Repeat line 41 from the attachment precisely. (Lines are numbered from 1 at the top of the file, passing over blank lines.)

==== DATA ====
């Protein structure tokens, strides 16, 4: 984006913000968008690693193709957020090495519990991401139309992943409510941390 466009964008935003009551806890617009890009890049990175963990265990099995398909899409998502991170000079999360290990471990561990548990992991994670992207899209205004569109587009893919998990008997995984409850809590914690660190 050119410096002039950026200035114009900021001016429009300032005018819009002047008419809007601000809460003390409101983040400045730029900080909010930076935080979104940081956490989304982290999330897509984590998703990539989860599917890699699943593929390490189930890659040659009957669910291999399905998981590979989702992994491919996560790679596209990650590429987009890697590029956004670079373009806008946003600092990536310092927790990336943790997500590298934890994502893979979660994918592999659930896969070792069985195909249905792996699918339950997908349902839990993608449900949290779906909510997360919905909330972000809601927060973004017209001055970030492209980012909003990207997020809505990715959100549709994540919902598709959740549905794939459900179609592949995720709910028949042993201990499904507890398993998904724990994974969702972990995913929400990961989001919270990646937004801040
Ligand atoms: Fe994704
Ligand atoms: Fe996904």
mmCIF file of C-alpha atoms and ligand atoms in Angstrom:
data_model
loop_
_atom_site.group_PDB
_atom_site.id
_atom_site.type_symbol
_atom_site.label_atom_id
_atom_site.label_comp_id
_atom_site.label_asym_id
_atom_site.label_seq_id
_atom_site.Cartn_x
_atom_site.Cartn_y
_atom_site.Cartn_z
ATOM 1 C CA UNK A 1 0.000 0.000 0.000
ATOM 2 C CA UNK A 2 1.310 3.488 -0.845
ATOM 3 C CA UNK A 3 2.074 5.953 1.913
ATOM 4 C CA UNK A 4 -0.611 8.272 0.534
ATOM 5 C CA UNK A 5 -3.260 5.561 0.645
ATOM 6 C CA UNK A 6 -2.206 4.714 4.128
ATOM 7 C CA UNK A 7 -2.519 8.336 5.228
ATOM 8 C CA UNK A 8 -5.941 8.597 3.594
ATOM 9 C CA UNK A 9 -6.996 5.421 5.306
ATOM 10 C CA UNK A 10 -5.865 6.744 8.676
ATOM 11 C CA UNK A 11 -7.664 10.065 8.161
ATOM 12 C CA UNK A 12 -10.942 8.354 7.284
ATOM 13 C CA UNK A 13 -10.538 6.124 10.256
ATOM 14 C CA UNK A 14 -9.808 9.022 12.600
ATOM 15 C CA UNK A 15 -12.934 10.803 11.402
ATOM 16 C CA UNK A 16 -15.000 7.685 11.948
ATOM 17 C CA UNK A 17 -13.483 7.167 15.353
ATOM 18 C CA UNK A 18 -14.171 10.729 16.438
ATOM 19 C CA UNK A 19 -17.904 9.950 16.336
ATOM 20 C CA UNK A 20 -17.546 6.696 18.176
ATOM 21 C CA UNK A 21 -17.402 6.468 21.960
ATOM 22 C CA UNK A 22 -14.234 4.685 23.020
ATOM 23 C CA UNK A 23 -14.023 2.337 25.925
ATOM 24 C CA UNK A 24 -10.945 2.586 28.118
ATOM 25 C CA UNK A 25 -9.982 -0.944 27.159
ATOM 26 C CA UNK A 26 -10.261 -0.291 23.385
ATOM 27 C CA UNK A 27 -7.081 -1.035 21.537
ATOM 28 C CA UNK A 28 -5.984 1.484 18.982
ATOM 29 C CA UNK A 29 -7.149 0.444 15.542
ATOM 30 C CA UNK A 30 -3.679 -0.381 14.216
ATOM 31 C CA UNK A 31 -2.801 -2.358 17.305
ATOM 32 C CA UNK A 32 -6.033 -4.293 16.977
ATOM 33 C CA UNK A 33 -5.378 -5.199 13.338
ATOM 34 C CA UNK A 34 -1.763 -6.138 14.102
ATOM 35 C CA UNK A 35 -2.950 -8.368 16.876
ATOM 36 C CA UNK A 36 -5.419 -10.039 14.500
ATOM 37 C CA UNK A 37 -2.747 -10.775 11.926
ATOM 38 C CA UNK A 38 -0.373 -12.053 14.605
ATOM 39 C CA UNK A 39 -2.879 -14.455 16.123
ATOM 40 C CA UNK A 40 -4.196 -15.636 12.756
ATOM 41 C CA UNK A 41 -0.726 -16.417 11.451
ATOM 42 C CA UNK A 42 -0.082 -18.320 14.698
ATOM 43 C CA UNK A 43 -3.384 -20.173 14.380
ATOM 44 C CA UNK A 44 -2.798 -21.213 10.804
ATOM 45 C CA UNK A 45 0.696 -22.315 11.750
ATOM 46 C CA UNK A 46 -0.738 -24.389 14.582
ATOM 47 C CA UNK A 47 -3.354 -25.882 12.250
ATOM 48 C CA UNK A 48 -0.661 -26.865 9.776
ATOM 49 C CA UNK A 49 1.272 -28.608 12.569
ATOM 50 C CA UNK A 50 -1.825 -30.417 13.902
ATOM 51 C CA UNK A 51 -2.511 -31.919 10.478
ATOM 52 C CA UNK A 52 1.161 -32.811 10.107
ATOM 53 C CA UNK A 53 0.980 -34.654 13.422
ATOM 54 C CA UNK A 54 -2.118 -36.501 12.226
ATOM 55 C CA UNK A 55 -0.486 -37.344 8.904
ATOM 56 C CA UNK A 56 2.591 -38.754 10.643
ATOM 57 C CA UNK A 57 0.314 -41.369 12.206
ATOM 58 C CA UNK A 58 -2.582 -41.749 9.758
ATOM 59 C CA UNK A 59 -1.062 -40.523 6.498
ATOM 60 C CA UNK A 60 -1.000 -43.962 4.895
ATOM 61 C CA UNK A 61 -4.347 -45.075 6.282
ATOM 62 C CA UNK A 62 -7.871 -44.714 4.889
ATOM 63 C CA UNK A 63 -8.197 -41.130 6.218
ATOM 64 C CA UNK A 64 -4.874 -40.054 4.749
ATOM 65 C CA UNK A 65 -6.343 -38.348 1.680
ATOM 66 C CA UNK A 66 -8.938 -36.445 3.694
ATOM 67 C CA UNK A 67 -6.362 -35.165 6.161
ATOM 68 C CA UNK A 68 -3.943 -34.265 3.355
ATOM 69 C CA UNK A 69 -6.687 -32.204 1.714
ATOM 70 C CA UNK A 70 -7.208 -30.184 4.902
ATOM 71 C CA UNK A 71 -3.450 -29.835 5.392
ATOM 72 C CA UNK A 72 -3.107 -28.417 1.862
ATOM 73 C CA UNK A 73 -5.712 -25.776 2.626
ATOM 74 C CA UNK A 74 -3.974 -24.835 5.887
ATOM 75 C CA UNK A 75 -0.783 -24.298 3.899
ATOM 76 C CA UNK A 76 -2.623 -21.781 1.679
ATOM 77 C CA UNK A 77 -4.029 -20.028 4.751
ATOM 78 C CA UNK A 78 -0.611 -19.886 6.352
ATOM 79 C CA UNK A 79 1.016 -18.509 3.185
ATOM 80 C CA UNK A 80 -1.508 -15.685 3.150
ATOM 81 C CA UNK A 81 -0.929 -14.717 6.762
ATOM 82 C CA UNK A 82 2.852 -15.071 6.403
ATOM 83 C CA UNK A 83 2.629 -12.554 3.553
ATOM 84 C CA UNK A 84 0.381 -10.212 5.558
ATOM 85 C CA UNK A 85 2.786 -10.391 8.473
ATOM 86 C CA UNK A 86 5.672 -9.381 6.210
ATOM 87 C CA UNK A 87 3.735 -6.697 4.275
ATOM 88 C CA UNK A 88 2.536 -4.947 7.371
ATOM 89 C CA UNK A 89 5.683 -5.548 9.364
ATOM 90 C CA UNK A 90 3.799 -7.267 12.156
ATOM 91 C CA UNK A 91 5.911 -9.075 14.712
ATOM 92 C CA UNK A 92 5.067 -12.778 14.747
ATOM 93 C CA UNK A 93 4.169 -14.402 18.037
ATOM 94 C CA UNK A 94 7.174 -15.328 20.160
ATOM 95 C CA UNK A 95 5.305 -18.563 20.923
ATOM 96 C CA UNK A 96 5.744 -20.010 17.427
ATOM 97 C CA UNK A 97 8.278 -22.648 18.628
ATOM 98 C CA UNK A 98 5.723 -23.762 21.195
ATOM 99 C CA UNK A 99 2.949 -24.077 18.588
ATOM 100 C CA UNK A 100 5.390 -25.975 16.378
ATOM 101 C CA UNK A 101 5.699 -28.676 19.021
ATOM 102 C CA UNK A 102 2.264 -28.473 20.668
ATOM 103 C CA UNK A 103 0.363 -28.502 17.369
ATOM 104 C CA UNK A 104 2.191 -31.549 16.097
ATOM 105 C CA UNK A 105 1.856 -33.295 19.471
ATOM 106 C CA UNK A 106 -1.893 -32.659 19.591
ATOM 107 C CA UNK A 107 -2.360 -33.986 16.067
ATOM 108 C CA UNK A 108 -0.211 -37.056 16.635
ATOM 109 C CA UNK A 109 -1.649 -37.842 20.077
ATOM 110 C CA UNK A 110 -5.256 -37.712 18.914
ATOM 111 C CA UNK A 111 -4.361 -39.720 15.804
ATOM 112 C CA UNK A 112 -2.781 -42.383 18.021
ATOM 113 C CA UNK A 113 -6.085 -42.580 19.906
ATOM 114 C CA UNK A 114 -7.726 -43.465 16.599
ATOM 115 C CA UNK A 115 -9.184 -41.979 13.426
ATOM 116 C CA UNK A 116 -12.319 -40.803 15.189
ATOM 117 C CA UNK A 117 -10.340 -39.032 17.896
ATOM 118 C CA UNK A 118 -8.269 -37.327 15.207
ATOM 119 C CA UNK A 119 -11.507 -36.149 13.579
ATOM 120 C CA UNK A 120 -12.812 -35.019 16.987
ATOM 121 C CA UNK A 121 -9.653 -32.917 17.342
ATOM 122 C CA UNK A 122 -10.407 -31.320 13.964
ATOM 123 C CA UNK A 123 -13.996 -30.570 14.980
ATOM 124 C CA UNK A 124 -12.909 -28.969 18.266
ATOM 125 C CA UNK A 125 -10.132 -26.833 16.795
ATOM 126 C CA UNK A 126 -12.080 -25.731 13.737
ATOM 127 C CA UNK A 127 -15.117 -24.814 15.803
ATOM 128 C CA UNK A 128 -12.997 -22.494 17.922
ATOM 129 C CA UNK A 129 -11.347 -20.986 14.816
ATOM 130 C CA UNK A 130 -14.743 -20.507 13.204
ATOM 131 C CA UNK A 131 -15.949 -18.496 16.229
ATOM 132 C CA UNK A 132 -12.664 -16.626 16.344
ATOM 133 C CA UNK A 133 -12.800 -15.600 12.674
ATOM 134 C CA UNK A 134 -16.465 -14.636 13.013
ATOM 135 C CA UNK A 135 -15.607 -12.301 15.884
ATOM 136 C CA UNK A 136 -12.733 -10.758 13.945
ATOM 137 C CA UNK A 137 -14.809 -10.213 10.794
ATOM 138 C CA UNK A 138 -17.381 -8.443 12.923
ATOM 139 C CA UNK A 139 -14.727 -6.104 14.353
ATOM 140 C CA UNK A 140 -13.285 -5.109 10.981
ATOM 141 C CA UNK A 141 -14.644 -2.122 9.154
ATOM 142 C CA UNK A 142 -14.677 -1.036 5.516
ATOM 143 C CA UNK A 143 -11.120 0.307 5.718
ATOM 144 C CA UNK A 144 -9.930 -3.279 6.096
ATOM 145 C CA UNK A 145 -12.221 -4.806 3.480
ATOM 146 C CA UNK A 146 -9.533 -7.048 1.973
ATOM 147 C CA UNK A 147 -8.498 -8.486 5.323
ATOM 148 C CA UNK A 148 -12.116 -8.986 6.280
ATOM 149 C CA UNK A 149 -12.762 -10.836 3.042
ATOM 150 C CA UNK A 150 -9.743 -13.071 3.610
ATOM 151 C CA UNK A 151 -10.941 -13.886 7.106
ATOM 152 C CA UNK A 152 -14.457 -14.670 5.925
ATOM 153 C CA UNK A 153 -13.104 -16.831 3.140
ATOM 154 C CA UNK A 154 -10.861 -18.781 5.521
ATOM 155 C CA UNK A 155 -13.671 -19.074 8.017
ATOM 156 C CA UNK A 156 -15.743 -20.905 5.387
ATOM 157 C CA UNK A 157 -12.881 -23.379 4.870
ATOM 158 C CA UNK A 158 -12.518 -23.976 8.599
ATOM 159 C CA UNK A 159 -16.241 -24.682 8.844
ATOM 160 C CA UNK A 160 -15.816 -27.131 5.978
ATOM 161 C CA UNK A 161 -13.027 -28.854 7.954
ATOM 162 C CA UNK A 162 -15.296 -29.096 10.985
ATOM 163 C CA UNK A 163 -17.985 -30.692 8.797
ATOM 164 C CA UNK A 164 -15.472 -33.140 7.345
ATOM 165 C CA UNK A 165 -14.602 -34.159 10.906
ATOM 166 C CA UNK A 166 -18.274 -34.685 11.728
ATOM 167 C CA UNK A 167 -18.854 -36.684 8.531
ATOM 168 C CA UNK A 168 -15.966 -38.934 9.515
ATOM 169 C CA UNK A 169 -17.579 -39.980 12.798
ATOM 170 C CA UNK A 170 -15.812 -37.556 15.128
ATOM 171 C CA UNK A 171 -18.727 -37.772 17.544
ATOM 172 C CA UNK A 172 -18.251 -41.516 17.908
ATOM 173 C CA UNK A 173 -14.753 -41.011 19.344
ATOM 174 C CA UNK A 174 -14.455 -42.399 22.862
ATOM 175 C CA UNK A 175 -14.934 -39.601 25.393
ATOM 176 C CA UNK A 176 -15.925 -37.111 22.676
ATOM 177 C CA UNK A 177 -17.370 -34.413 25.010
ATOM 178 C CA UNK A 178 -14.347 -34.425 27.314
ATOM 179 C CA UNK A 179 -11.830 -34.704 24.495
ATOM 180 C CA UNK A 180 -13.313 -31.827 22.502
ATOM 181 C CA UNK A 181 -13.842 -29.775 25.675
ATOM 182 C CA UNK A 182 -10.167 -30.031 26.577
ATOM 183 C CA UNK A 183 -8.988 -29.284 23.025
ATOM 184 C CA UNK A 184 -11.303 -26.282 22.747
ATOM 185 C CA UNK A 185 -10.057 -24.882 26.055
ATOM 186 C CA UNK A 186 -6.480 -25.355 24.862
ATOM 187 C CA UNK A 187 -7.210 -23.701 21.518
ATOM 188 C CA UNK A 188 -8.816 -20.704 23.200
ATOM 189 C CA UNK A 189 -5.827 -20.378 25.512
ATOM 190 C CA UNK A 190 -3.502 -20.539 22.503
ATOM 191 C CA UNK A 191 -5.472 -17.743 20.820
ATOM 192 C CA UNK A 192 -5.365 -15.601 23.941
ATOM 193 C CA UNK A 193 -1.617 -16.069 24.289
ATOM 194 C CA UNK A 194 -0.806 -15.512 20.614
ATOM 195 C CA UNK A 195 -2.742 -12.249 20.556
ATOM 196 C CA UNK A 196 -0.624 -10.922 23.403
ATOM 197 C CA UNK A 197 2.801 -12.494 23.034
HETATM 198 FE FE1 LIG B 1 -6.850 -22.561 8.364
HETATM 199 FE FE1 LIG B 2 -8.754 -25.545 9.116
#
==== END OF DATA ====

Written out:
ATOM 25 C CA UNK A 25 -9.982 -0.944 27.159